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Explainer: who pays France’s CFE business tax and what exemptions?

We look at the rules around this tax, which also applies to self-employed workers

Self-employed people must register their activity during its first year before January 1 Pic: Sharaf Maksumov / Shutterstock

The cotisation foncière des entreprises (CFE) is a local tax on businesses, including micro-entreprises (also known as auto-entrepreneurs). We look at how it works, who has to pay and when.

The CFE is levied by communes on businesses and self-employed people based on their business income from two years prior and on the property value of their registered workplace.

It is used to help fund communes, local authorities and chambers of commerce.

How does the CFE work?

If you have a business, or are registered as a micro-entreprise (auto-entrepreneur), you must register your activity before January 1 during the first year of its existence on impots.gouv.fr.

Note that neither the social security collection agency Urssaf nor the business registration body INPI will register your activity for you. 

If you move your business address, you will need to modify the registration. You can do this here.

Registration is mandatory, however you will have nothing to pay during the first year of activity.

During the second year of activity you will receive a CFE tax bill in November.

Since the CFE is normally calculated using business income from two years prior, your first CFE statement will instead use 50% of the business income from the first year of activity.

You will have nothing to pay if you earn less than €5,000 a year.

If the tax is less than €3,000 you have until December 15 to pay. If it is more, you pay 50% on December 15 and the remaining 50% on June 15 of the following year.

You can pay it in your professional space on impots.gouv.fr.

How is the tax calculated?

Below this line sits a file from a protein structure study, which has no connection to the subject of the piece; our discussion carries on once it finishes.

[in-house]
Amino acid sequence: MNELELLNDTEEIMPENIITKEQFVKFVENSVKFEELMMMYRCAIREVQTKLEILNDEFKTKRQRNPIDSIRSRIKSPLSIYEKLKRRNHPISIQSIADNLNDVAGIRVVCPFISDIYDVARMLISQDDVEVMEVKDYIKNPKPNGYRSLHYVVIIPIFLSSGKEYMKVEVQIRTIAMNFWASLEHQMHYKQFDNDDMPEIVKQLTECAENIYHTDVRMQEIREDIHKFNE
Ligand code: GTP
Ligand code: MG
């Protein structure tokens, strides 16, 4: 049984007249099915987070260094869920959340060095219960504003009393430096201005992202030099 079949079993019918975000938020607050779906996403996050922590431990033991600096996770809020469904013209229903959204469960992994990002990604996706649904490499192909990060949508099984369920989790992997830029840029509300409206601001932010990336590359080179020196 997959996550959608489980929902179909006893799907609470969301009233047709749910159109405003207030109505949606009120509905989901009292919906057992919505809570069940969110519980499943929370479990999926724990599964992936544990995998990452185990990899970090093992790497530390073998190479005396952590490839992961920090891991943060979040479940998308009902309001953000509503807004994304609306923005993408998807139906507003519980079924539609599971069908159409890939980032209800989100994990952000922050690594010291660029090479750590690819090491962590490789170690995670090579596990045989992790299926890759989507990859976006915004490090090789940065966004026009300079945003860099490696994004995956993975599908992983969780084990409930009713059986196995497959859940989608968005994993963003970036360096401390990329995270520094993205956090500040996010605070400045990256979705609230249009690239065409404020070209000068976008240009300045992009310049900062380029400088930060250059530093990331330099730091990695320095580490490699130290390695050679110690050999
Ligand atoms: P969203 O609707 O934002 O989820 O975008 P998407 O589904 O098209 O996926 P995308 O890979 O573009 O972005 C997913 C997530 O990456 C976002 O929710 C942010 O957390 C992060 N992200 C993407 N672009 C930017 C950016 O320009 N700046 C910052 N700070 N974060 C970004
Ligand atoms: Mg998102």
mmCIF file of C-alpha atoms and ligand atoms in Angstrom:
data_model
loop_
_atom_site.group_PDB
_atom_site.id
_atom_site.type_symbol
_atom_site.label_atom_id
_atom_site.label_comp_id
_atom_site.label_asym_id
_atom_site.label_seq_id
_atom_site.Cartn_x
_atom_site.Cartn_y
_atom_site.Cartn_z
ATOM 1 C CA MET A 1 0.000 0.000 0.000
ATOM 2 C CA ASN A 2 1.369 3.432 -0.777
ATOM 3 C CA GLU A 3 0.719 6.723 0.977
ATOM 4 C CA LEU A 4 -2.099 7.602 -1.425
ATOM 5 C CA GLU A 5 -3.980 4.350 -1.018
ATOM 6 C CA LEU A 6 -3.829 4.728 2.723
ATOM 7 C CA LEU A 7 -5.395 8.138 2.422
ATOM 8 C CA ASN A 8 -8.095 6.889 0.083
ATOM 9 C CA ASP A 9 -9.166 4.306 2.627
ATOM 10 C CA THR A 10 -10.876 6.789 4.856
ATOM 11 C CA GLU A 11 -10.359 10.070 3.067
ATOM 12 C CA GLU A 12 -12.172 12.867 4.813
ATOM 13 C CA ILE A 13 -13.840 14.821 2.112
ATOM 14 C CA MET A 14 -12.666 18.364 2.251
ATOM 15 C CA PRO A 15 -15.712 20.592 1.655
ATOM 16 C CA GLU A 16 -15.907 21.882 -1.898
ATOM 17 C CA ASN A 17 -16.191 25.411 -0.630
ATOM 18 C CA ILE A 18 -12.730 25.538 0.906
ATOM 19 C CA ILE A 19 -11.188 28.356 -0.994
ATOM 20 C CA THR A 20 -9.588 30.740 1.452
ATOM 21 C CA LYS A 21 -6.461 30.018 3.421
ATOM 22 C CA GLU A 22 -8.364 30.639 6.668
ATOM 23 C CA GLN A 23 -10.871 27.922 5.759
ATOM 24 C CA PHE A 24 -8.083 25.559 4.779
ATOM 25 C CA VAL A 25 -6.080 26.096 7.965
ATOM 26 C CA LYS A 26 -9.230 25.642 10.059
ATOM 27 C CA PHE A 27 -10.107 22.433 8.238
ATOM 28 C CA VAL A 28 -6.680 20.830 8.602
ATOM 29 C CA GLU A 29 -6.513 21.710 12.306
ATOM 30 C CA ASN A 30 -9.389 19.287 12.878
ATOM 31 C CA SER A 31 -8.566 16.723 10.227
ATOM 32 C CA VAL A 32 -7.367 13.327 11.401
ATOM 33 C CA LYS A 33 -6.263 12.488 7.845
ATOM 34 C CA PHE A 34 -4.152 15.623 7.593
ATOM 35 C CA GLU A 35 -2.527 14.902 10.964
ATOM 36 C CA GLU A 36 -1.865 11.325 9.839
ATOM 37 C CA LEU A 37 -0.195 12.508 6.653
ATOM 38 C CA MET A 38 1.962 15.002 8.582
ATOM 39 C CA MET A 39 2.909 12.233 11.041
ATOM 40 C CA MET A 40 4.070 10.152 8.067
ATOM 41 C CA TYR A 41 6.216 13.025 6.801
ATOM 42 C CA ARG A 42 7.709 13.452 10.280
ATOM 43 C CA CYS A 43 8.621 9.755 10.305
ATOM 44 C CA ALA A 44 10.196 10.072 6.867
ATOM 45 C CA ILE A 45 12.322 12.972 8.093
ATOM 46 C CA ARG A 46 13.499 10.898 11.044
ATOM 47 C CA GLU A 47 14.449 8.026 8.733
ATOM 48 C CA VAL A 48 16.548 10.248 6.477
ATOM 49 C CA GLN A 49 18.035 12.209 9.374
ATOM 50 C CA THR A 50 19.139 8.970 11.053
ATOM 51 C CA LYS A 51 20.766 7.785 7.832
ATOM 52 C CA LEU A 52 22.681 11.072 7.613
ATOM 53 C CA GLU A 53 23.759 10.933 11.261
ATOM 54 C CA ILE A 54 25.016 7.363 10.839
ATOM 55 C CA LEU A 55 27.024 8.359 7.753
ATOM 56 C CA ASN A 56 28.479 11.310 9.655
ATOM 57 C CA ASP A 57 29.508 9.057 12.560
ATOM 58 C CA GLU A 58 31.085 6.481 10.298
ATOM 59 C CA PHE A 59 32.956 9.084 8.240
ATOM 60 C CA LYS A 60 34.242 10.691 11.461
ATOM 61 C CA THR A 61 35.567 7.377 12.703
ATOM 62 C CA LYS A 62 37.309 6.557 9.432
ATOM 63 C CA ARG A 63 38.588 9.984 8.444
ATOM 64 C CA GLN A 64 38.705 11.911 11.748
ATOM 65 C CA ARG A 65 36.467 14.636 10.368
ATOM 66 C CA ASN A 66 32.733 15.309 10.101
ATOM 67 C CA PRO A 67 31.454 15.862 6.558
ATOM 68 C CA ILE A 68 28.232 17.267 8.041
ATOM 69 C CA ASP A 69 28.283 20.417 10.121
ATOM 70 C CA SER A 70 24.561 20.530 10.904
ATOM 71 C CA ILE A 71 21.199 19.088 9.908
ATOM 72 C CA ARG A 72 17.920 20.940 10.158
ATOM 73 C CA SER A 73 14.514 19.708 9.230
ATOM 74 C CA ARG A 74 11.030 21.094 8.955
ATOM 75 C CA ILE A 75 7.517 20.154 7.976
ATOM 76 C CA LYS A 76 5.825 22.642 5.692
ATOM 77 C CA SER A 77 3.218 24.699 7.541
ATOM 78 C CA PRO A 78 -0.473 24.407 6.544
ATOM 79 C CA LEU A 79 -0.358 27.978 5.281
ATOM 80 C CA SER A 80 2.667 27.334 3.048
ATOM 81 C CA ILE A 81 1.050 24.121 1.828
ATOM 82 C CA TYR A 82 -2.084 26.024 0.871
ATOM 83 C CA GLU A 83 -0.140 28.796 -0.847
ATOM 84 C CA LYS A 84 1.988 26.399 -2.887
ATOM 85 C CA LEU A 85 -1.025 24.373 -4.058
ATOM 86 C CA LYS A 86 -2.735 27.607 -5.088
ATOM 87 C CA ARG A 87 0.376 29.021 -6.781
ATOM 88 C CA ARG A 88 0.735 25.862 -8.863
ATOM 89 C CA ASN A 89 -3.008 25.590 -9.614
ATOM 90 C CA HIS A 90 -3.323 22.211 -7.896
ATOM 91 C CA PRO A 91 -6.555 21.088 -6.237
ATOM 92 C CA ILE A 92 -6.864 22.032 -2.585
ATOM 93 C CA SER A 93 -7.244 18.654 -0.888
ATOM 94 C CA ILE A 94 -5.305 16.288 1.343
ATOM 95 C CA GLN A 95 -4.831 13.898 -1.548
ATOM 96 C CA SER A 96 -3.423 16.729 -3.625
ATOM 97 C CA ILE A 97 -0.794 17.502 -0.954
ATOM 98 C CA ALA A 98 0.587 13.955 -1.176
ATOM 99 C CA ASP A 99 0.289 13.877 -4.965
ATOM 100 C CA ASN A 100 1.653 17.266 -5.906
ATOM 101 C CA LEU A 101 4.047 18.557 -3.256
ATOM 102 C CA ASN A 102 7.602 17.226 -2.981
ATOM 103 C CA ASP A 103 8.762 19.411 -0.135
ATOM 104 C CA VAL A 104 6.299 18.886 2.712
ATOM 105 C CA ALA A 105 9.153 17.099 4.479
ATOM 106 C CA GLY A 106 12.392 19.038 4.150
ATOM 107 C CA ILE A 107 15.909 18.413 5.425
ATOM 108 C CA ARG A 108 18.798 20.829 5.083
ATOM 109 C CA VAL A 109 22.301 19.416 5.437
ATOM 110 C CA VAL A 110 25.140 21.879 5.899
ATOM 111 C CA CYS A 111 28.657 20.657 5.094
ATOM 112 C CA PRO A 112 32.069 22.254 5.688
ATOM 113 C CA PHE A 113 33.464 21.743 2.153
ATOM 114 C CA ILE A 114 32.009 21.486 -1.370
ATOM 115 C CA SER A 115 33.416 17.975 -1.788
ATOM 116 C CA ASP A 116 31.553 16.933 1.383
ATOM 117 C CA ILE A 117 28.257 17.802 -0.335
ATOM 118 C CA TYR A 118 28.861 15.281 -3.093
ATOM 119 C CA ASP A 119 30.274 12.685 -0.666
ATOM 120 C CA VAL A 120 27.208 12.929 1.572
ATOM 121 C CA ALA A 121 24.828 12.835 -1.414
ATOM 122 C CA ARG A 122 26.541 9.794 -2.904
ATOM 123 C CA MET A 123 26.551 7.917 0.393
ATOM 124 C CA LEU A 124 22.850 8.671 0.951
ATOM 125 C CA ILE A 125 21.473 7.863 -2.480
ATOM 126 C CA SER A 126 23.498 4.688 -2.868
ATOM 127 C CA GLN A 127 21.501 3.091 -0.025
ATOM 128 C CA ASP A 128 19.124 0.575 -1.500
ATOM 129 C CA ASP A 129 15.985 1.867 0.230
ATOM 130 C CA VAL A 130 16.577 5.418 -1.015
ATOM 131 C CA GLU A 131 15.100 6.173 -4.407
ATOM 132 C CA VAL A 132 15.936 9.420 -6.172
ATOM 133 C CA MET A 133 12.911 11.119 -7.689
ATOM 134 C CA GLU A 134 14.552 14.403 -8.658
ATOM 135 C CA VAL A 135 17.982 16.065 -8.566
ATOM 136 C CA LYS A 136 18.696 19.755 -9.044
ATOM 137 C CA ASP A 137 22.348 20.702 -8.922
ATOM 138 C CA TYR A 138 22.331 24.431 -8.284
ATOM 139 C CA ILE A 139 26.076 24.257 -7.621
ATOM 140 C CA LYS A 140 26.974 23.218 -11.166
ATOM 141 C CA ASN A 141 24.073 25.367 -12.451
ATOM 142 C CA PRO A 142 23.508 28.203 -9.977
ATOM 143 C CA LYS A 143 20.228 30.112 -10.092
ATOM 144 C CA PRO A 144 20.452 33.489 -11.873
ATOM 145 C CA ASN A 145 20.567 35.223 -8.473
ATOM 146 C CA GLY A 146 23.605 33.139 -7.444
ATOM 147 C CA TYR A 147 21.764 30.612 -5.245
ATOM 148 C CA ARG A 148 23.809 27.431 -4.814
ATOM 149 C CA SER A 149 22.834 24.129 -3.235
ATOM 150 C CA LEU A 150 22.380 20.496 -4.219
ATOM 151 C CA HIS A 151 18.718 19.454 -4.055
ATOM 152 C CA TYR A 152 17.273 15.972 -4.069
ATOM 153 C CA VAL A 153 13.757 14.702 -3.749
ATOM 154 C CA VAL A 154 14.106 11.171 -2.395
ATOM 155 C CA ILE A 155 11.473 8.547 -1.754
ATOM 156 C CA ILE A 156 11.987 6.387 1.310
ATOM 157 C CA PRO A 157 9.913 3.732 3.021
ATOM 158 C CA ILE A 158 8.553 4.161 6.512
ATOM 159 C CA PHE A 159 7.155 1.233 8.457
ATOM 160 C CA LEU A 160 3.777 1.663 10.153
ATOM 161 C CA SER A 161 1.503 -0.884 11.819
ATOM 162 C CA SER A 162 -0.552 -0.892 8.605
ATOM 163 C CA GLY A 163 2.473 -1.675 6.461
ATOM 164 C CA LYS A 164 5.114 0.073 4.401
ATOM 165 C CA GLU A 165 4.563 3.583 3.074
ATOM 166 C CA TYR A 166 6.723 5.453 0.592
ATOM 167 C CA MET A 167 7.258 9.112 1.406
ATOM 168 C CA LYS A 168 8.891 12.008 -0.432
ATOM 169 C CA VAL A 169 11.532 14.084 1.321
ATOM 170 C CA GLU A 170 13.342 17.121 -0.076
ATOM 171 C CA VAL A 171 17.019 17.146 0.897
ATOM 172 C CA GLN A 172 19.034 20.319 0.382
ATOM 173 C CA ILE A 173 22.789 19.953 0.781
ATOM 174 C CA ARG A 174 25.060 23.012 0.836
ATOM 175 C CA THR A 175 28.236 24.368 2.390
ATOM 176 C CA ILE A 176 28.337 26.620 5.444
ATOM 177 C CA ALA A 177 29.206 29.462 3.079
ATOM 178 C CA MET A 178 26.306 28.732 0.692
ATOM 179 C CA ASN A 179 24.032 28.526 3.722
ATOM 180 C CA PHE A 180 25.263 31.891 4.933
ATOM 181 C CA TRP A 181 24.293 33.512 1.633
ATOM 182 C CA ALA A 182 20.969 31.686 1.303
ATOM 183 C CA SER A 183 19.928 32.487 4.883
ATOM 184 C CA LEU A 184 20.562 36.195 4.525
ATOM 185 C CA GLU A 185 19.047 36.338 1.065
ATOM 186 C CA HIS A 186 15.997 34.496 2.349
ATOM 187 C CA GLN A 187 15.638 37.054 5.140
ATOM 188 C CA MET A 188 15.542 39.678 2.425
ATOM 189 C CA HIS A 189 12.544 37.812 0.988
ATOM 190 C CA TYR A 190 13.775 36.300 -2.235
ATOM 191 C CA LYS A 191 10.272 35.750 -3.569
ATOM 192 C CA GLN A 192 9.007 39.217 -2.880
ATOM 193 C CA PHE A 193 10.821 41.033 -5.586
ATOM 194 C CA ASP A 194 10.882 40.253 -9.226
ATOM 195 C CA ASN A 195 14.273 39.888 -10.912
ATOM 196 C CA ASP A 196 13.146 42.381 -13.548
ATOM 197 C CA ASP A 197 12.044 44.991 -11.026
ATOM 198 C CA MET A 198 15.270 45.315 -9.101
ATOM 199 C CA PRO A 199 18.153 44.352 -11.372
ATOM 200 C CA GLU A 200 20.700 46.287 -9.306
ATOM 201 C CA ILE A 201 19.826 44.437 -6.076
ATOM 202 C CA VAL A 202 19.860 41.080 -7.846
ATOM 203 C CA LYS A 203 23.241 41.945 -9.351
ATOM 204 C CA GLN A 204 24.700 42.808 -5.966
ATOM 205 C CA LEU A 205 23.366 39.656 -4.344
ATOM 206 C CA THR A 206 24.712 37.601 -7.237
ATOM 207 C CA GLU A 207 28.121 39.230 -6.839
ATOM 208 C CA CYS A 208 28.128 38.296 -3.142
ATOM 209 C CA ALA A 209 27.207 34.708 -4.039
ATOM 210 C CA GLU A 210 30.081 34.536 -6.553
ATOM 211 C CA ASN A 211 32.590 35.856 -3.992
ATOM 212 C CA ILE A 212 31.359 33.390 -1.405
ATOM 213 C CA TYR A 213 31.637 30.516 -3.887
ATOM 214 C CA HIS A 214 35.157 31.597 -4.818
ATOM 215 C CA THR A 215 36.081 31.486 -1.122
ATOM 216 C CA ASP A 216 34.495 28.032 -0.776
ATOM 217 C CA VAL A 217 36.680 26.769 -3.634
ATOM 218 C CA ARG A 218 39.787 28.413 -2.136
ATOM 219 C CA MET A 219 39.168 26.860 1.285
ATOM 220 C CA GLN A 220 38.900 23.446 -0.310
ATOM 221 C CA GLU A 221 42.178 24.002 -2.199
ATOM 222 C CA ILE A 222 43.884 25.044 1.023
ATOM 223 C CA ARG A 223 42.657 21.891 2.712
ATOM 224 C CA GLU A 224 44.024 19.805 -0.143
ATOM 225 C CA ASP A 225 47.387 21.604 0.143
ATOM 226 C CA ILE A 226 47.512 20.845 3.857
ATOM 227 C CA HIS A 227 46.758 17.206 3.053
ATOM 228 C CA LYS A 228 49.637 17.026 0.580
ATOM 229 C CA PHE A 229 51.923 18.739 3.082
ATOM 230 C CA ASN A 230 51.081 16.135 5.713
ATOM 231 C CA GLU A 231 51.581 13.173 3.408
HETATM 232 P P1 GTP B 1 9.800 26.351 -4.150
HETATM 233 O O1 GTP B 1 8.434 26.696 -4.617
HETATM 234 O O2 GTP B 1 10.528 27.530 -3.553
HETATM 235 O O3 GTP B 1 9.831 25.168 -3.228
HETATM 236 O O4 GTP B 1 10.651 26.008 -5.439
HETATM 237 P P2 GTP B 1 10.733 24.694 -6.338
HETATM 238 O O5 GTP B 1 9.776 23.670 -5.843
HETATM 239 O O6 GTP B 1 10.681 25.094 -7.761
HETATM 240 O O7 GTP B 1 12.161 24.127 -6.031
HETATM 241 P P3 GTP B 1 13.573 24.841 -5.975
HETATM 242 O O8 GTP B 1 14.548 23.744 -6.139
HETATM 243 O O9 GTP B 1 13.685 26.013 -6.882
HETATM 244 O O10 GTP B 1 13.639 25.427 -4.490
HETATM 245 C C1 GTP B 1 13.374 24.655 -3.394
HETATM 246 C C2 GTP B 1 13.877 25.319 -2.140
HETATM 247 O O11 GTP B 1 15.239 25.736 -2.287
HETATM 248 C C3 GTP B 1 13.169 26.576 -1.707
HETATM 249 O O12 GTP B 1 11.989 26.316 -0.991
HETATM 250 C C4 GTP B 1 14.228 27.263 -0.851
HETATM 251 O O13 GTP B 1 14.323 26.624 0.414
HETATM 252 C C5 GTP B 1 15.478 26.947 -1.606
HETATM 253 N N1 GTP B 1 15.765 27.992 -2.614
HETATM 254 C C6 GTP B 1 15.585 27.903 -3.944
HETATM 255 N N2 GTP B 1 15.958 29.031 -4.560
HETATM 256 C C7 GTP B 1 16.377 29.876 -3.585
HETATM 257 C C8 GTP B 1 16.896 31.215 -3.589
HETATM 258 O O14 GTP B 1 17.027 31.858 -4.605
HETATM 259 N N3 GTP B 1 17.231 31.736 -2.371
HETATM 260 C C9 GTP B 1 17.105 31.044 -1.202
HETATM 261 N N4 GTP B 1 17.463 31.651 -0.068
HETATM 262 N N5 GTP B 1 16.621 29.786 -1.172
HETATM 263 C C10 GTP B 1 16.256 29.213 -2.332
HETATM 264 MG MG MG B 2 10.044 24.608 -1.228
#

The tax thresholds are set nationally, however the CFE is determined by communes. Typically, the CFE is in line with taxe foncière - where that tax is higher, so is the CFE.

Business revenue

CFE tax base (subject to commune)

€5,001 to €10,000

€237 to €565

€10,001 to €32,600

€237 to €1,130

€32,601 € to €100,000 

€237 to €2,374

€100,001 to €250,000 

€237 to €3,957 

€250,001  to €500,000 

€237 to €5,652 

More than €500,001 

€237 to €7,349 

 The CFE takes the valeur locative cadastrale or theoretical rental value of your workplace to determine the tax. This value is also used to calculate the taxe foncière.

 The valeur locative cadastrale is then multiplied by the tax rate determined by the commune.

 This rate can vary significantly based on a number of factors including access to public services and even local politics.

Do I have to pay the CFE if I do not own the workplace?

Yes, even if you work in a co-working space, you must still pay the CFE.

Do I have to pay the CFE if I work from home?

Yes. Even if you already pay taxe foncière on the property you must still pay the CFE.

The tax does not depend on the size of your home office, but rather the valeur locative cadastrale multiplied by the commune’s CFE tax rate.

Who is exonerated from paying the CFE?

A long list of business categories are exempt from the CFE. 

On registering your activity, you will find out if you are exempt. However, the exemptions include:

  • Agricultural workers
  • Professional drivers who have two or more cars
  • Fishermen
  • Teaching establishments
  • Artists
  • Independent bookshops

Are there any reductions available for the CFE?

  • Tradespeople can earn a 25% reduction for each person that they employ, up to a maximum of 3 (75% reduction).
  • People in Corsica have a 25% reduction

For more information on the cotisation foncière des entreprises contact your local tax centre or visit impots.gouv.fr.

Read more:

Local tax bills sent in error to thousands of homes in France 

Was your French taxe foncière bill high this year? Check for a refund 

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